Year: May to June, 2009
Locale: Bahawalpur, D.G Khan and Rawalpindi
Microfinance is now an increasingly important tool for poverty alleviation in the world. The global outreach of microfinance schemes has increased significantly in the recent past. The World Bank estimated that the total number of microfinance institutions worldwide approximated 7000, with a total outreach of about 16 million borrowers, and lending of about $2.5 billion. Currently, Pakistan’s total microfinance outreach is around 1.3 million active borrowers. The single largest provider is the NRSP, with close to 0.46 million borrowers. Khushhali Bank, which was established through a public-private partnership as a result of the Microfinance Bank Ordinance, 2001, caters to approximately 0.35 million active borrowers with an average loan size of Rs.10,500. The hypothesis/research question that we addressed in the study had a two-fold but related dimension, namely:
- Micro credit generates household income and asset growth
- Social mobilization enhances these in-come and asset benefits
The literature on the subject, refers to this linkage as micro credit plus. In other words, we reviewed the empirical evidence in favor of and against the proposition that sustain-able microfinance needs to be viewed as a development, as opposed to a commercial activity. The presumption implicit in our hypothesis, was that micro credit in and of itself generated income and asset benefits as did social mobilization. However, the combination of social mobilization and micro credit leveraged the best income and asset out-comes. The intent was to demonstrate that, in fact, the combination generated a synergy rather than a mere additionality.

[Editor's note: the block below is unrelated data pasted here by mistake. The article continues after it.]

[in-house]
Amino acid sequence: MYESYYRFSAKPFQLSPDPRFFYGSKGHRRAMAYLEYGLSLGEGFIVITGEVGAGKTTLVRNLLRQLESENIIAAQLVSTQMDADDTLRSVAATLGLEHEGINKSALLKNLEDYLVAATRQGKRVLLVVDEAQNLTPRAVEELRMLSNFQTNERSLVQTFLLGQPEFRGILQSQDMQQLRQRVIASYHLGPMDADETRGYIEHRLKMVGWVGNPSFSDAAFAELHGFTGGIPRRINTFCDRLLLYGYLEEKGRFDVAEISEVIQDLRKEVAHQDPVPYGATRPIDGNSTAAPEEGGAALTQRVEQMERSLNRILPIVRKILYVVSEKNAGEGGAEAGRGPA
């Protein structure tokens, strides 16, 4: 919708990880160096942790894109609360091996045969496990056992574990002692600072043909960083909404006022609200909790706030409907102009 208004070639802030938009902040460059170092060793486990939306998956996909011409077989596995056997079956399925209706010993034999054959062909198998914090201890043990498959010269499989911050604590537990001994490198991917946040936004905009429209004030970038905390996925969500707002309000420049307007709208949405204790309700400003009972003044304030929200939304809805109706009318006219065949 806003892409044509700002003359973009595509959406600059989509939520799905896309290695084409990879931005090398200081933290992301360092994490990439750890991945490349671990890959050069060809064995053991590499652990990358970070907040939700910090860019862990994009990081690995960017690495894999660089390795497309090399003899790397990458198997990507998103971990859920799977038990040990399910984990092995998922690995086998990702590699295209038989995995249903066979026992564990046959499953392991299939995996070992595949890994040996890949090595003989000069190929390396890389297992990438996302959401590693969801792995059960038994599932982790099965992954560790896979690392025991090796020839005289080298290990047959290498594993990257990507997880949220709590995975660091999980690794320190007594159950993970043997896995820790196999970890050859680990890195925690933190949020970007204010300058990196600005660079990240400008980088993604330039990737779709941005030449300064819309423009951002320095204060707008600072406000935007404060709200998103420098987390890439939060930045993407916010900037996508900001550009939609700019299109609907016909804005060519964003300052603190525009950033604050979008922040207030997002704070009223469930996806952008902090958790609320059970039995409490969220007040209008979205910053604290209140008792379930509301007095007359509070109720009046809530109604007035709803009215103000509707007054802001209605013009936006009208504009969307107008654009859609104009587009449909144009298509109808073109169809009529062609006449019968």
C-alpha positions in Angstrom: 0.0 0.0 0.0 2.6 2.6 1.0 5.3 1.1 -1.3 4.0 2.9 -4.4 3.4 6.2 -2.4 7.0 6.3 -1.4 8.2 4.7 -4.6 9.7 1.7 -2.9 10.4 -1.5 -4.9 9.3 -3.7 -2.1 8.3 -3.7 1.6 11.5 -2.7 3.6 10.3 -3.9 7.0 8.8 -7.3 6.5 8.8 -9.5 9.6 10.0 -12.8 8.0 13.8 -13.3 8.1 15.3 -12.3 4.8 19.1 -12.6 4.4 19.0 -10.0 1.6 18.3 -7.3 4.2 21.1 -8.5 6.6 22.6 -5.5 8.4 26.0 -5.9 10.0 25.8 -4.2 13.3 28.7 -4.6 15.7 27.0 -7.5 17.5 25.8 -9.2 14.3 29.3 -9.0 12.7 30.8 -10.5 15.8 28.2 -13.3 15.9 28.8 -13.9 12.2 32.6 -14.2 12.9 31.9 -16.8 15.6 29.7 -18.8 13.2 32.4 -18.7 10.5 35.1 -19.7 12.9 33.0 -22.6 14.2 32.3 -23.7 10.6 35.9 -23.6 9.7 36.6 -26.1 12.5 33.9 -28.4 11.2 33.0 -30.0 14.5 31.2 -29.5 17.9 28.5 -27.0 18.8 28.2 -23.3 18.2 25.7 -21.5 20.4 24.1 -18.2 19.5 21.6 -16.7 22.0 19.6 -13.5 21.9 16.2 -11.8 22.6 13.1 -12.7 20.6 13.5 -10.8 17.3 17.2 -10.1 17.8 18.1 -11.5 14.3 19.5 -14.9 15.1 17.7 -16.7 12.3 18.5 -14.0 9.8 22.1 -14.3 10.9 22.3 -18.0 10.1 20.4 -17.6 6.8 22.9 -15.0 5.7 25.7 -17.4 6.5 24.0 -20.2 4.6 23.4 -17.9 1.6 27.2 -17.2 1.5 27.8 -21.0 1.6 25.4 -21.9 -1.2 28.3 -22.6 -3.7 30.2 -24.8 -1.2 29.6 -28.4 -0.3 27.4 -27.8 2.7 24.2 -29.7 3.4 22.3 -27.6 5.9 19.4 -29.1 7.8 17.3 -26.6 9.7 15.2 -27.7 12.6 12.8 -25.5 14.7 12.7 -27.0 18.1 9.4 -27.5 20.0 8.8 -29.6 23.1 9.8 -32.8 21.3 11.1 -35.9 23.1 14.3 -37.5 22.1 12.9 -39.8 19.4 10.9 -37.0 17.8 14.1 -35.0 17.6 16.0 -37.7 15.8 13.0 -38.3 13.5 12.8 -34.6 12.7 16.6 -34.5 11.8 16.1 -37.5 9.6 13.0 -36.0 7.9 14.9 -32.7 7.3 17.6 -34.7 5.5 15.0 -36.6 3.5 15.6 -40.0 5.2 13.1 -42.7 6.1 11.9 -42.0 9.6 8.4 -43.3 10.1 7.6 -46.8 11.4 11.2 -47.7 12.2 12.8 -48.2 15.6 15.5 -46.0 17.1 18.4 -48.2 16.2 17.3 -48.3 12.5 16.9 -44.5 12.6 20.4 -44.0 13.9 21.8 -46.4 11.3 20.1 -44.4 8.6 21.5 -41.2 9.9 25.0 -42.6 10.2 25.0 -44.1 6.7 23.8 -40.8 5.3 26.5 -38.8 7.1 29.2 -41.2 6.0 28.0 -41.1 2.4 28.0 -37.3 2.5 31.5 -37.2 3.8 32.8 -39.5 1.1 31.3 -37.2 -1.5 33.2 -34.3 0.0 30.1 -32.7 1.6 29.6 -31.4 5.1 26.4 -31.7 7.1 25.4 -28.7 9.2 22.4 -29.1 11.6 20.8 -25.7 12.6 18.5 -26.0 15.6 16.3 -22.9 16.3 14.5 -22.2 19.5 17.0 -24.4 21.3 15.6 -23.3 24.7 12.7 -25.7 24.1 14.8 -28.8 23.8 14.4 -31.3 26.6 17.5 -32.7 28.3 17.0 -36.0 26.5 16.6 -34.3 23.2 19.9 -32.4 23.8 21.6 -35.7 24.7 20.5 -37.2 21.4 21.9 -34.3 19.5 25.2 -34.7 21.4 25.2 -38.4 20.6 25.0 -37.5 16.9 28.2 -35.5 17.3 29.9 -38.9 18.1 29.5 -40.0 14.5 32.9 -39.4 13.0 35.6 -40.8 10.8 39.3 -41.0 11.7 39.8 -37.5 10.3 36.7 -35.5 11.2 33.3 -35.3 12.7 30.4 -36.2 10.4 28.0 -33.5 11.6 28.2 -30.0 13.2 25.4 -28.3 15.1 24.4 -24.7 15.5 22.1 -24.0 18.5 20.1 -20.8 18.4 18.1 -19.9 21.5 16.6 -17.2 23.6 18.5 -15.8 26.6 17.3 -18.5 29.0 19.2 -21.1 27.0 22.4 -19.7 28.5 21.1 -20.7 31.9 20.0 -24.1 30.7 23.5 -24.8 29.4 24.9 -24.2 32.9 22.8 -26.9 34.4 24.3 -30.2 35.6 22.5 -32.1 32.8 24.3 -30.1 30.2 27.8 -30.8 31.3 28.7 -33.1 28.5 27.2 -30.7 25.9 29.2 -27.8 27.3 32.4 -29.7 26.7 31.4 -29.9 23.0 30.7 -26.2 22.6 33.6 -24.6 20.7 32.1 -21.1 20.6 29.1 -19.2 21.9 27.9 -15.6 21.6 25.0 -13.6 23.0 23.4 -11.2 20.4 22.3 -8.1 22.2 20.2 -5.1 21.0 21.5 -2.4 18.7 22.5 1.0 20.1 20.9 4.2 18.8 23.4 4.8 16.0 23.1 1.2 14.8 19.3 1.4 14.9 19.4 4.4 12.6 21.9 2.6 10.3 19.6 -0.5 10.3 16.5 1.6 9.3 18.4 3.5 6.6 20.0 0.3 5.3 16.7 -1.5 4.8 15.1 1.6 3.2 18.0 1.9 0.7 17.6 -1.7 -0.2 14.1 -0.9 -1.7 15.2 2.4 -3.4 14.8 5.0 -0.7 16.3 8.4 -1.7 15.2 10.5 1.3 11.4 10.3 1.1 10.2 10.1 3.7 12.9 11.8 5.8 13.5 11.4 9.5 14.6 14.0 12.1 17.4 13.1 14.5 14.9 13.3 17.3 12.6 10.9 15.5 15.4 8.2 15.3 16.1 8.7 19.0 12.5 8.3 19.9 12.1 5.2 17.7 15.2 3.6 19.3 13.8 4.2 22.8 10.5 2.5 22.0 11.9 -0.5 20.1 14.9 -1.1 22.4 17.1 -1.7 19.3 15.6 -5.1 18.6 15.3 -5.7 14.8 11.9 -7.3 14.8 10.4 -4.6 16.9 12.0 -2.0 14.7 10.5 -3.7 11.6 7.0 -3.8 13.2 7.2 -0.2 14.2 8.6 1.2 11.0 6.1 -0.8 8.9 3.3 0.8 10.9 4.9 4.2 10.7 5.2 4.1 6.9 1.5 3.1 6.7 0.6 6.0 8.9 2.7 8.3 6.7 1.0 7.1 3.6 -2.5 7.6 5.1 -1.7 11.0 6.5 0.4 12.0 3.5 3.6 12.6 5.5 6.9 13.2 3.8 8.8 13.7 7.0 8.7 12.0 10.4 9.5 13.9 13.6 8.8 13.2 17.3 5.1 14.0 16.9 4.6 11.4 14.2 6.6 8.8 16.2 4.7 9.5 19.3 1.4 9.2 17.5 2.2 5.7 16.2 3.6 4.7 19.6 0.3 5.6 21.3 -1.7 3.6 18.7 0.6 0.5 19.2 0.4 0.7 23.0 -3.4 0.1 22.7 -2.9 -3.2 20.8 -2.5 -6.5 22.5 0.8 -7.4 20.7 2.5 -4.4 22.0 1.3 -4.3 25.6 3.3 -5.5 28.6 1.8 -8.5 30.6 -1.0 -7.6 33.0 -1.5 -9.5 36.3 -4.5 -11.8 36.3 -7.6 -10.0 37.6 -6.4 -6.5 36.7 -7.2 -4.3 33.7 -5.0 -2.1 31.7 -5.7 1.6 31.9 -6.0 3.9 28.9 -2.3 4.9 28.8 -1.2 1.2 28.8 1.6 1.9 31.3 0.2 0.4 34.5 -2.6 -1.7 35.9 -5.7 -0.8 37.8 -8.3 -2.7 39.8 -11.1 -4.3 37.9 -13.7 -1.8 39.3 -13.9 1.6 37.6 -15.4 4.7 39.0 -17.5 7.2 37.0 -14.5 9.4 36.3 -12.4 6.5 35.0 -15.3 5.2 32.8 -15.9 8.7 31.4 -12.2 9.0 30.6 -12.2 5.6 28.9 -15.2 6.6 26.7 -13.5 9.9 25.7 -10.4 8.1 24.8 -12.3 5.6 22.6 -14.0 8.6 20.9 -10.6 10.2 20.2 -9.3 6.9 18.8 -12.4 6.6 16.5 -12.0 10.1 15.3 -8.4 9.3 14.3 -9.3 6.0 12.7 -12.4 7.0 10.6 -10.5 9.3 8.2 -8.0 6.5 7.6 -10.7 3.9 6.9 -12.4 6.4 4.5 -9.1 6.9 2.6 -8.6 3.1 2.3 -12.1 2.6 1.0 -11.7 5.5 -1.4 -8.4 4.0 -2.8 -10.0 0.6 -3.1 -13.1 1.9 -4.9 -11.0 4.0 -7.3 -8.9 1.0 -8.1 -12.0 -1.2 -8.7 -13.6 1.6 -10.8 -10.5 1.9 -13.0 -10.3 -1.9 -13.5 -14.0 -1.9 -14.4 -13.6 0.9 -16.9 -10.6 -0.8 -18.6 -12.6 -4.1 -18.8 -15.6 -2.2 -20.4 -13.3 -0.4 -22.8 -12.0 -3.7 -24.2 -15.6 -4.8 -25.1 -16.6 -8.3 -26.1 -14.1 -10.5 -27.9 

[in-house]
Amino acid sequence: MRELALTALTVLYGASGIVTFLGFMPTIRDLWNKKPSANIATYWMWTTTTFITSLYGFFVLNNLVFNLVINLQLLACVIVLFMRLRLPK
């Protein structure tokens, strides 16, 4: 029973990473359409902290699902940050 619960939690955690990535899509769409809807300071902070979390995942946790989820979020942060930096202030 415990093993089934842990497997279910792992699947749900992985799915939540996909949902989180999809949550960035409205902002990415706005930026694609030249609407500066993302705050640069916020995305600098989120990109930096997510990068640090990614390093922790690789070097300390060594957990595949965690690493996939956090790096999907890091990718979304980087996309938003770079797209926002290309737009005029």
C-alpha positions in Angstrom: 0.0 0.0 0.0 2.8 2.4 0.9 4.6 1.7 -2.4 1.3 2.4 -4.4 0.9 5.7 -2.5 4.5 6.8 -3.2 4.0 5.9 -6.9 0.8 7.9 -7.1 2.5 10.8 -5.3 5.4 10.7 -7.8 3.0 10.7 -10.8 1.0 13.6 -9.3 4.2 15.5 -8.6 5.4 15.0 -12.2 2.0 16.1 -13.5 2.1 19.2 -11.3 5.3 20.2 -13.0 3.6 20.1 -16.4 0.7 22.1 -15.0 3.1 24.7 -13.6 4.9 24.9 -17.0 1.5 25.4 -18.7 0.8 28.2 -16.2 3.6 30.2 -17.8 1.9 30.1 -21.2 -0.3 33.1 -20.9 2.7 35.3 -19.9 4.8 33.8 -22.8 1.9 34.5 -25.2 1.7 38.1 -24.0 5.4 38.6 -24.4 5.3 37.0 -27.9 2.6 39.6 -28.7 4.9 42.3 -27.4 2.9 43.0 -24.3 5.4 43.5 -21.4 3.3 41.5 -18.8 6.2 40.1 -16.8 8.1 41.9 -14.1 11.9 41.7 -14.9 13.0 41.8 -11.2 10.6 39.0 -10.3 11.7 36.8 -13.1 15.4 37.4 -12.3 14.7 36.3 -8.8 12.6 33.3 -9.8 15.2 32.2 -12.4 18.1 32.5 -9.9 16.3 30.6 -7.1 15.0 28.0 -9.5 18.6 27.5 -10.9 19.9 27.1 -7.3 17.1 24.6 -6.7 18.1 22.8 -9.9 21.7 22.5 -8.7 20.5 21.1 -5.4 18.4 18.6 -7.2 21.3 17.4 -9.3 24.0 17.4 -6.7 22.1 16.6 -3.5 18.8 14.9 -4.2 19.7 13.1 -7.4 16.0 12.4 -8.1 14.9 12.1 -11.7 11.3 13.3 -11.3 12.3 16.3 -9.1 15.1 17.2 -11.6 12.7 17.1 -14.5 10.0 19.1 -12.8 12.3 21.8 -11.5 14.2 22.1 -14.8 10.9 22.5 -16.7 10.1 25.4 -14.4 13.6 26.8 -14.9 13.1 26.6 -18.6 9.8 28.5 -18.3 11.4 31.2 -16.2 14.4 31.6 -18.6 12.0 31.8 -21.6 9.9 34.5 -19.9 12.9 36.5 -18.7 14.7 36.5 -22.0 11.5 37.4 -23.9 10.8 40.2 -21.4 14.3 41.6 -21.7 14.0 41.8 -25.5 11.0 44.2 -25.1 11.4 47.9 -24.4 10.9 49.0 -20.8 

The overall objective was to assess the economic impact of the program in terms of income generation, increase in income and assets of its borrowers / clients. The study was a combination of quantitative and qualitative methods.
Our study indicated that micro credit has, in-deed, produced the anticipated benefits. They did not, however, bear out the second part of the hypothesis. In other words, the micro credit plus presumption was not sup-ported. The finding had interesting organizational implications. The key implication was that development and microfinance were two structurally disparate activities which needed to be addressed separately. This finding was very different to an earlier study we con-ducted on micro credit impacts on women (Khan et al, 2008). We concluded in that study that social mobilization empowered women socially and culturally, enabling them to utilize micro credit more effectively. However, these two findings are not necessarily incompatible. Women were both poor and socially and culturally marginalized. The RSPs instilled in them a self-awareness and confidence that was key to their undertaking economically productive activities in an inherently repressed environment. This over-rode considerations of organizational incompatibility. Also, at the end of the day, commercial and development functions could not be separated in a RSP controlled environment. The presumption was that the highest management tier would not allow commercial considerations to depreciate their original social and development mandate. In fact, the NRSP had preempted our survey findings and had already established its first microfinance bank.